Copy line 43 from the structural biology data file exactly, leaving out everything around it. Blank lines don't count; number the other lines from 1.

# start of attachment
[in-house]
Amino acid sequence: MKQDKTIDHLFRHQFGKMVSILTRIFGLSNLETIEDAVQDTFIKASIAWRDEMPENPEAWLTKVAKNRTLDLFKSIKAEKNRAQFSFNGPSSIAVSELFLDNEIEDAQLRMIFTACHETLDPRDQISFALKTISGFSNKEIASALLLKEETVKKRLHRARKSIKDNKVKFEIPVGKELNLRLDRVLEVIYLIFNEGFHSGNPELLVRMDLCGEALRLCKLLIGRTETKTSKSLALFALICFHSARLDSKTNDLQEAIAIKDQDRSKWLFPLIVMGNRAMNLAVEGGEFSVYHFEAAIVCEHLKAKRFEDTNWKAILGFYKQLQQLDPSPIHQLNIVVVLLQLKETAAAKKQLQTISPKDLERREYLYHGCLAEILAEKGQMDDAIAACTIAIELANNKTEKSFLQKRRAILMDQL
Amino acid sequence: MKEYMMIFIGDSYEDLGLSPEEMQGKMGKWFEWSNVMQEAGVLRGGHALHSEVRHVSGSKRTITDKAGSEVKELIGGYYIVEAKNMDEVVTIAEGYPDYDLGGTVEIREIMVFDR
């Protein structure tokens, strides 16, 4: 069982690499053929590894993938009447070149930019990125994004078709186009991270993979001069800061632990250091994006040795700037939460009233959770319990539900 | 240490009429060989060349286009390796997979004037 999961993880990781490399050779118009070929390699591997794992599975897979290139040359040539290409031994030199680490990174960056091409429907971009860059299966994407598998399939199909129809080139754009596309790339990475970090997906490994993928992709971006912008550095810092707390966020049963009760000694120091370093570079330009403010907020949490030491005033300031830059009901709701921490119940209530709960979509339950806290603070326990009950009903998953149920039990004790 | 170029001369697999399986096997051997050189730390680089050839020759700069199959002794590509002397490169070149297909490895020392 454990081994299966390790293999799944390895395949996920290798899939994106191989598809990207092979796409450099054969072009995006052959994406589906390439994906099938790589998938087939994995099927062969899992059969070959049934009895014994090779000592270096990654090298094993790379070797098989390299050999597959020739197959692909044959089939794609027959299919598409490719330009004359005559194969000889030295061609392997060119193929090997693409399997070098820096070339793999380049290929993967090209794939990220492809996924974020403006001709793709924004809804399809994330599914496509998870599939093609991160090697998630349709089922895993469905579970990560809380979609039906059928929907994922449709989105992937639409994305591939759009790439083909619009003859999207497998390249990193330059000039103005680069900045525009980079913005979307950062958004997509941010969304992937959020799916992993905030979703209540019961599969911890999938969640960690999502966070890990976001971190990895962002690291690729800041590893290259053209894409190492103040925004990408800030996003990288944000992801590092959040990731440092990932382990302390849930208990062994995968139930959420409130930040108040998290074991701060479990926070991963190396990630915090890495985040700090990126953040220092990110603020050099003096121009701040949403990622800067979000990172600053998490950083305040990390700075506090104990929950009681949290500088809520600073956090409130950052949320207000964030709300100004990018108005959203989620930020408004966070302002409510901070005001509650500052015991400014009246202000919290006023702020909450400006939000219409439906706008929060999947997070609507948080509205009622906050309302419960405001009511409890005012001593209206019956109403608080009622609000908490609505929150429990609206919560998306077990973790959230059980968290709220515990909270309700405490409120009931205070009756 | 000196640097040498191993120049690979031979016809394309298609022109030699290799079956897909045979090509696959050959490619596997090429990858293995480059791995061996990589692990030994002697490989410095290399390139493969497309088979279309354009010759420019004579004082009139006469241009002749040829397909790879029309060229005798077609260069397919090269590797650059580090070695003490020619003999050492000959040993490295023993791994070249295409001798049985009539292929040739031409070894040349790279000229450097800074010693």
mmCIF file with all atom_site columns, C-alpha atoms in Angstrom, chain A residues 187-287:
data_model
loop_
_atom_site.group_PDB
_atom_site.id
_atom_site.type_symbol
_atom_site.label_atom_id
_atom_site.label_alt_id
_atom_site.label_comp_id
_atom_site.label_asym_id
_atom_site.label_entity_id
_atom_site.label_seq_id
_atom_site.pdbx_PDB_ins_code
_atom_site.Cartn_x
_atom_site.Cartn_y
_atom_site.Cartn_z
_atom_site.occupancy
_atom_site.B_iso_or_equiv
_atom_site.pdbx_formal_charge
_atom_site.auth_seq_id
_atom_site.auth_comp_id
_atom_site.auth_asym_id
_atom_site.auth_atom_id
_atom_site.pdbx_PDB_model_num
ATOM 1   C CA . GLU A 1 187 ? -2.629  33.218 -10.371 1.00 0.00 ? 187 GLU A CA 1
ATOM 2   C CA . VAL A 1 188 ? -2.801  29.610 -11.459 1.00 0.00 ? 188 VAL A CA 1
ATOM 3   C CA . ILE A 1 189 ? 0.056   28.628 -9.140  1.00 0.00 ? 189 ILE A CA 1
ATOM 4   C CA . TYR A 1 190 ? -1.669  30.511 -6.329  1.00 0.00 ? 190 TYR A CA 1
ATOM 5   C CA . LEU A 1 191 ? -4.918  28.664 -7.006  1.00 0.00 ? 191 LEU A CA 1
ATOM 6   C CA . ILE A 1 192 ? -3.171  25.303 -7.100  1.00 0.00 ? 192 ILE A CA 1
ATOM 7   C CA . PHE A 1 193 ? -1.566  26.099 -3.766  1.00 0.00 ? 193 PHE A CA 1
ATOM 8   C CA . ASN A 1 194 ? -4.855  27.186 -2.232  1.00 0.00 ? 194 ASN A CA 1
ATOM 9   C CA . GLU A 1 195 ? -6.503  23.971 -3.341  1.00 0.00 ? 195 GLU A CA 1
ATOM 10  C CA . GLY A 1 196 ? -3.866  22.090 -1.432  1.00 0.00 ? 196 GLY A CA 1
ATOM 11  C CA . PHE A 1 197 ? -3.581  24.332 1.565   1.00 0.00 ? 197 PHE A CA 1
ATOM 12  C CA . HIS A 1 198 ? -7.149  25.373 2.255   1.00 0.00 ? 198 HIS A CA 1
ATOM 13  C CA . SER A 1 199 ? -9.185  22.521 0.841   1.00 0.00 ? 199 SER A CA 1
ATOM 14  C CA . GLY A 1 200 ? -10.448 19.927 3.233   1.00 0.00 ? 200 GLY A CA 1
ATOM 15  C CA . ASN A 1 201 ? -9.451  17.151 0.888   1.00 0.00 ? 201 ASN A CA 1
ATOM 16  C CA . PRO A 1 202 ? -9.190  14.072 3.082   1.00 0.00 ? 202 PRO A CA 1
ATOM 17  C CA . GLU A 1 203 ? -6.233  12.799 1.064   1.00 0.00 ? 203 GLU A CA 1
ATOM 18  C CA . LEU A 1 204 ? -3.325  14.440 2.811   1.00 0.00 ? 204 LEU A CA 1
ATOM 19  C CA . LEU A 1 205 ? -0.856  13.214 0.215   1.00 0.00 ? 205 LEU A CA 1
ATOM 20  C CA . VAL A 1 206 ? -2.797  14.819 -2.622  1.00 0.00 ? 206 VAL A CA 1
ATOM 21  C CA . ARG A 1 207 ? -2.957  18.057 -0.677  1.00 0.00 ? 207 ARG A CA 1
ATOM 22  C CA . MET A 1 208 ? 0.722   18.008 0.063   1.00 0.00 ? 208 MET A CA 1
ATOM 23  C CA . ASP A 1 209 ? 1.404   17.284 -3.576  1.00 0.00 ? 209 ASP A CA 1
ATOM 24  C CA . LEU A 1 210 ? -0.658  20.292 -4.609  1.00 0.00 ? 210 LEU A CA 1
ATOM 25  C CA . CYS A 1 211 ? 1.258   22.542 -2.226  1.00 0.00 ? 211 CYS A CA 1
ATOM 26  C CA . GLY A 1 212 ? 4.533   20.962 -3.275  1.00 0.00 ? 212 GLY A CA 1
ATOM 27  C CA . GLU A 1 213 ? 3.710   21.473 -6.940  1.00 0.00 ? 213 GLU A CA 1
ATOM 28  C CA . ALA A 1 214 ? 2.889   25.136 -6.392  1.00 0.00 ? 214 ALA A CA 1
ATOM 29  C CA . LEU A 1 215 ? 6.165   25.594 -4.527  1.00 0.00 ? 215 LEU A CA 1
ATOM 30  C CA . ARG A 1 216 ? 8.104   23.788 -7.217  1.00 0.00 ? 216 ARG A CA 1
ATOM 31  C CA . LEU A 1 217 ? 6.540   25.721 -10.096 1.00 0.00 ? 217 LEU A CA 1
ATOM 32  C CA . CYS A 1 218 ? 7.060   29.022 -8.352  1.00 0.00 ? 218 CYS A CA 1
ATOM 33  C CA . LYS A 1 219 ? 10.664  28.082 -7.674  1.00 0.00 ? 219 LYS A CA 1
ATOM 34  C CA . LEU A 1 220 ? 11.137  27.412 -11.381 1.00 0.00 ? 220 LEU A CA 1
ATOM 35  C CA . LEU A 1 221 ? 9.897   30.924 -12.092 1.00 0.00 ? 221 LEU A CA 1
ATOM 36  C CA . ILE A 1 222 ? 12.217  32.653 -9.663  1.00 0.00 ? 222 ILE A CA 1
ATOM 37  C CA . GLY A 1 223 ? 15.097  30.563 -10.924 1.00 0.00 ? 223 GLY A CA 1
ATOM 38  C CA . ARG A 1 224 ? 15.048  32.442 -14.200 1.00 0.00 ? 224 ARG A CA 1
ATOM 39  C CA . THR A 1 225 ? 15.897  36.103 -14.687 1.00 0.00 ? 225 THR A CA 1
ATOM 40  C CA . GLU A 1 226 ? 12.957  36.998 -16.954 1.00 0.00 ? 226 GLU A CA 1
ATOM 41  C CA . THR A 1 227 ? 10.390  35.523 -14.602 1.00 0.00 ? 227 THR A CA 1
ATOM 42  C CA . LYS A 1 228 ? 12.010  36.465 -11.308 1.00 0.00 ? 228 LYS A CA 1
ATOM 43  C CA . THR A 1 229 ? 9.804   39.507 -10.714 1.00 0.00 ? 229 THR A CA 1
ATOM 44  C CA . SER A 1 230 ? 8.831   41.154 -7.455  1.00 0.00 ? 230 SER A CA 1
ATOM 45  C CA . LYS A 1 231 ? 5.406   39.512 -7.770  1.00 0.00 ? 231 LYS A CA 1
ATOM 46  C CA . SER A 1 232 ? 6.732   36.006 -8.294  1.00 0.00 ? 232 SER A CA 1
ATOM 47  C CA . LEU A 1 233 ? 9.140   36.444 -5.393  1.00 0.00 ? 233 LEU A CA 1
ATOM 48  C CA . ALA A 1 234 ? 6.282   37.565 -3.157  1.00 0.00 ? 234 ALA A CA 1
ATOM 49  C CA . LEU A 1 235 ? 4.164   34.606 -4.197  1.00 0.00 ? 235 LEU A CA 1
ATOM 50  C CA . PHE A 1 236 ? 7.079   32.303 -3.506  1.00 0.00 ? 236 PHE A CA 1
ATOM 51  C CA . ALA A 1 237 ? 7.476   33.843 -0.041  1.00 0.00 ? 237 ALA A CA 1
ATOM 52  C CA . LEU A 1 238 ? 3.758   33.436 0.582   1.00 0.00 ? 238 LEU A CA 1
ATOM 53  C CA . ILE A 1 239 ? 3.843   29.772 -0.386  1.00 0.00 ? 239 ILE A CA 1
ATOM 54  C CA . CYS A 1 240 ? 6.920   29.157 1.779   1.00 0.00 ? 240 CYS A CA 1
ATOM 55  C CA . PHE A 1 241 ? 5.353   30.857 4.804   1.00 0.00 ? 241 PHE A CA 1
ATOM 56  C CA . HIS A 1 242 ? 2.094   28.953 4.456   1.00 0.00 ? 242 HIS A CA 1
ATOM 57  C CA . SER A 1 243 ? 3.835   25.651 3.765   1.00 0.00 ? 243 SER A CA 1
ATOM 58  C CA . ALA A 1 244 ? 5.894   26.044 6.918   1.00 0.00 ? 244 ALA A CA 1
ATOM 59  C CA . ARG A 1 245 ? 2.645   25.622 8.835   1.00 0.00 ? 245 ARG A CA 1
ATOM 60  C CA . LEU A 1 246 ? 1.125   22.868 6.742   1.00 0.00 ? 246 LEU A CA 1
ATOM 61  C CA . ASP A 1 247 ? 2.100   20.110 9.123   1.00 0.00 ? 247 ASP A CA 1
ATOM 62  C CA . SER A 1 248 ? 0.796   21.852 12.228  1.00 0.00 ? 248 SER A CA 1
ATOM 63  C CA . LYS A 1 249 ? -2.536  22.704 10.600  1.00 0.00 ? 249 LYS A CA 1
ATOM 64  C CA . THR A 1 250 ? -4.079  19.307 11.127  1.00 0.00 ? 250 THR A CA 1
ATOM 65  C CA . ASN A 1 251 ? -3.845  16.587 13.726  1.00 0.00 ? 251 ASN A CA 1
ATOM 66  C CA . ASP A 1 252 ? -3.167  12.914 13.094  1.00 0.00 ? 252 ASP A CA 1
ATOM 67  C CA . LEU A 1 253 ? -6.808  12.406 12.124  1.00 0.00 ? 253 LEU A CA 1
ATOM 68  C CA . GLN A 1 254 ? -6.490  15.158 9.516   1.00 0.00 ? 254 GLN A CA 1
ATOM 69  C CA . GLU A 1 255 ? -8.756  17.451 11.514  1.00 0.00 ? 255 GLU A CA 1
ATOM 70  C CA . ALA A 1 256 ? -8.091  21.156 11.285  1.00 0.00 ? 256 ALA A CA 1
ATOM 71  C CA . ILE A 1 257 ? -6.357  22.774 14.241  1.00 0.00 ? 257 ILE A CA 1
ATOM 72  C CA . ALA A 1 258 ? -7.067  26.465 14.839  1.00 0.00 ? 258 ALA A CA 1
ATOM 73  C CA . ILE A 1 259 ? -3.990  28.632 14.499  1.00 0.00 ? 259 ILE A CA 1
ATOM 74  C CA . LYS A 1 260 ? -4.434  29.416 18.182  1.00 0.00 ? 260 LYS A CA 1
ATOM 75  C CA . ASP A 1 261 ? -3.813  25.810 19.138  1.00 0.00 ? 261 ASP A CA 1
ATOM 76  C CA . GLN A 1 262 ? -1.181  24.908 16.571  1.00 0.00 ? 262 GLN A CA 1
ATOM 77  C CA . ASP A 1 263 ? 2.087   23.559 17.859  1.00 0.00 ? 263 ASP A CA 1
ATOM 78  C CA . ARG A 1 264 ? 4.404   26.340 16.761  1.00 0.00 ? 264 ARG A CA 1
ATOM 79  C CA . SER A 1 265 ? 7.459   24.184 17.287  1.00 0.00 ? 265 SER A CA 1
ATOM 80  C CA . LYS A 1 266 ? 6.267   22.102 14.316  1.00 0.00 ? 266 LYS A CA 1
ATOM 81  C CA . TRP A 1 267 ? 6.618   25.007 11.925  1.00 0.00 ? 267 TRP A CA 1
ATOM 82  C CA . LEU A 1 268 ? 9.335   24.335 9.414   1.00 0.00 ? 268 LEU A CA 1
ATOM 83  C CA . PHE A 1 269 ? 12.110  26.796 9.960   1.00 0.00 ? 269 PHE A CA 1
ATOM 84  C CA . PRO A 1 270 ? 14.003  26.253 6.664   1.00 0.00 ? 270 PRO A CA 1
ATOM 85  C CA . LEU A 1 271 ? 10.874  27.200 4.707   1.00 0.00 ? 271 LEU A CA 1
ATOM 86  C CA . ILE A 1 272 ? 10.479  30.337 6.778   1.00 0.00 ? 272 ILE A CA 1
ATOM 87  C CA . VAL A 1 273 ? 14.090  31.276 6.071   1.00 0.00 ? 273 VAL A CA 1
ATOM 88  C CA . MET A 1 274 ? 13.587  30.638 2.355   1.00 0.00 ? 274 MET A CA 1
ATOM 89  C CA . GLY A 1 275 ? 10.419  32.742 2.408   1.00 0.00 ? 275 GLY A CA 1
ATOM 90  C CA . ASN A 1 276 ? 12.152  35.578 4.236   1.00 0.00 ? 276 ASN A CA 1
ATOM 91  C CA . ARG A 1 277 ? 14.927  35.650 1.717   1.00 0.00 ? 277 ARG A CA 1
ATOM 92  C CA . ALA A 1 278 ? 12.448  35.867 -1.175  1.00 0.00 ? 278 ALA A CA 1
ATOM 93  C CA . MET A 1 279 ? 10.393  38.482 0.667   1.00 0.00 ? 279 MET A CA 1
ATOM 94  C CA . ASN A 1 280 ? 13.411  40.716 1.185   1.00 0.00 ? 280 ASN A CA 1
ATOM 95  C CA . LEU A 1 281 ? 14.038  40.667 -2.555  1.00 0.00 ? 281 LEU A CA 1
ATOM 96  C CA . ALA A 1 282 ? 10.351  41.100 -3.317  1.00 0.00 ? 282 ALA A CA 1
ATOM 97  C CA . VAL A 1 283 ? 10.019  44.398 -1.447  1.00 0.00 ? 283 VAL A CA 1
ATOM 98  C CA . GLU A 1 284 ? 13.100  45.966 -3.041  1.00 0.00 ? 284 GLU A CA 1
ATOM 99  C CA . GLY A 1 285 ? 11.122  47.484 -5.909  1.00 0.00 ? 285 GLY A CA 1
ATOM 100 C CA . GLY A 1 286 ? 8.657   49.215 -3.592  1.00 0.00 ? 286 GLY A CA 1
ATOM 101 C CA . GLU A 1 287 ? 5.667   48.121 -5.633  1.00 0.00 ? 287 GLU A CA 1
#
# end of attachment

ATOM 15  C CA . ASN A 1 201 ? -9.451  17.151 0.888   1.00 0.00 ? 201 ASN A CA 1